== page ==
During the expedition, researchers hope to tag more than 20 large sharks with satellite tags that can record their movement through Gulf waters in real time. Shark species that may not as surface as often, like bull sharks or sandbar sharks, can also be outfitted with acoustic transmitters that regularly send out sound signals, Ajemian said. With the help of a network of “listening” receivers placed in coastal inlets and on oil and gas platforms, scientists can track the sharks’ movement patterns over multiple years.
Researchers are discovering a continuum of behaviors through acoustic and satellite tracking of these animals, Ajemian said, with some acting as migrants within a population, and some as residents. Getting a handle on these behaviors and knowing where sharks are going at a given time is important for long-term management of these species.
The CSSC is also interested in exploring how sharks are using the Gulf’s artificial reefs versus its natural reefs. Oil and gas development has led to the construction of more than 3,000 oil and gas platforms in northwestern Gulf of Mexico, one of the largest artificial reef systems in the world. These manmade reefs attract diverse communities of marine life, including sharks.
For the last three years, the CSSC has partnered with the Texas Parks and Wildlife Department (TPWD) to conduct the first-ever large-scale monitoring program of life on Texas’ artificial reefs through both dive and ROV (remotely operated vehicle) surveys. After years of observation, scientists have noticed that artificial reefs seem to aggregate marine species in a way that traditional reefs don’t. They’ve also noticed that sharks seem to return to these reefs again and again, using the structures as stepping stones to migrate through the Gulf — a phenomenon known as connectivity.
Sharks are a highly mobile species, sometimes traveling hundreds of miles in a day. That gives them a lot of choice in what habitats they use for hunting, reproducing and raising offspring, Ajemian said.
“We’re really interested in how those animals orient to the structures, and whether they stay very long,” Ajemian said. “This will be particularly useful to management of shark populations as these ‘reefings’ of oil and gas platforms are supposed to increase over time.”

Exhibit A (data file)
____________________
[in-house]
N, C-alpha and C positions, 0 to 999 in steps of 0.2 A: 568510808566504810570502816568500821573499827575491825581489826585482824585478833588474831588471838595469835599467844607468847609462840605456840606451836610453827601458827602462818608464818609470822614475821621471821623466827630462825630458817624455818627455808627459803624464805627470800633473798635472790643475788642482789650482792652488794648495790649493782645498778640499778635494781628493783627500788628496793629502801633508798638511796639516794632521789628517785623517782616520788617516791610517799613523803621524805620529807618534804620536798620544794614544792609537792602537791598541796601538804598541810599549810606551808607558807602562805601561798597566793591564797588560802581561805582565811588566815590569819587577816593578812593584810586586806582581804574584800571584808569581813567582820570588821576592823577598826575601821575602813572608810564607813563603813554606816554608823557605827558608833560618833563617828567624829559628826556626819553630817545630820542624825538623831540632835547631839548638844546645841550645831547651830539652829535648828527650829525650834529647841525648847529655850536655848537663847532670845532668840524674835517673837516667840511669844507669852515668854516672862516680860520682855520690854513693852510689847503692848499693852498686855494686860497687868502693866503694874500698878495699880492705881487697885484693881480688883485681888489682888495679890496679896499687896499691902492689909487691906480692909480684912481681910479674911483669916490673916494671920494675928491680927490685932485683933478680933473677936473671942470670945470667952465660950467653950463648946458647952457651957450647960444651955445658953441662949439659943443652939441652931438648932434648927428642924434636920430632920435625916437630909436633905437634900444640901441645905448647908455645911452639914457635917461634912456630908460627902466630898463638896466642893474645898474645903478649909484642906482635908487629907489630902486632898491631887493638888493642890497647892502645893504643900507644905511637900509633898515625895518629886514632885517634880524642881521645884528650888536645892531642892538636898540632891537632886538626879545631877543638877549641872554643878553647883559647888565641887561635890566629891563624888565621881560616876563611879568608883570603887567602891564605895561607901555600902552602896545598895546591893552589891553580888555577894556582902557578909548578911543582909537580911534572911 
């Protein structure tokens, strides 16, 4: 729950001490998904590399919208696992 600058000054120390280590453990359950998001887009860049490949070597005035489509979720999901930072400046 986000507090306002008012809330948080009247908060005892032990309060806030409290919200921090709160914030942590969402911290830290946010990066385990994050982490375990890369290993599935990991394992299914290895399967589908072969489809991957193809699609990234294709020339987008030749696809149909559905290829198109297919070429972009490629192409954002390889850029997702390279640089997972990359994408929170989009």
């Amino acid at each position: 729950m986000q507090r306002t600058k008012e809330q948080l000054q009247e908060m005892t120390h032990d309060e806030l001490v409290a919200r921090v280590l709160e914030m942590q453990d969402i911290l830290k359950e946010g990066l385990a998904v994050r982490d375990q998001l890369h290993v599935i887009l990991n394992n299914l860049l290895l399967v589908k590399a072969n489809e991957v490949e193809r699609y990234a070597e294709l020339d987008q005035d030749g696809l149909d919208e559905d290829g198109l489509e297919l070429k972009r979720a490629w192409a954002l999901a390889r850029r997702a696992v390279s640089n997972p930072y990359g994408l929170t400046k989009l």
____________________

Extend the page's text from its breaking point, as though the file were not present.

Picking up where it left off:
Researchers will also draw blood from the animal twice: Once, immediately after the shark is landed and again after the shark is placed in OCEARCH’s unique lift. This will allow scientists to measure the stress level of the shark so that they can determine the best way to handle these important animals. Scientists will run tests for hormone levels to determine how reproductively active the shark has been, and analyze the stable isotope ratio, a test that allows scientists to chemically trace where the animals are feeding in the food chain. Scientists will also perform an ultrasound on the female sharks to determine their reproductive capability.
Working with sharks is extremely rewarding but can also be frustrating, Ajemian said. Because they’re at the top of the Gulf food chain, they’re naturally rare and difficult to catch. But when researchers do engage them, they fish using a hand line technique that involves tiring out the shark, an exciting fight that puts scientists in close proximity to the power that has made these animals fascinating to people for generations.
“It’s amazing to see them in their natural habitat, up close and in person. You a sense of how strong and beautiful these animals really are,” Topping said. “You gain an appreciation of why these animals have been around so long, and why they should continue to be around.”
WANT TO KNOW MORE?
Anyone and everyone can follow the OCEARCH expedition by accessing the near-real time, free online Global Shark Tracker or by downloading the Global Shark Tracker App available for Apple and Android platforms. You can also follow the Sportfish Center team on Facebook or Twitter or at #ExpeditionGoMex.
The Texas State Aquarium opened a new exhibit this October featuring the shark tracking research conducted by the CSSC and OCEARCH.
Visit “Saving Sharks: Where Science and Sharks Meet” to learn more.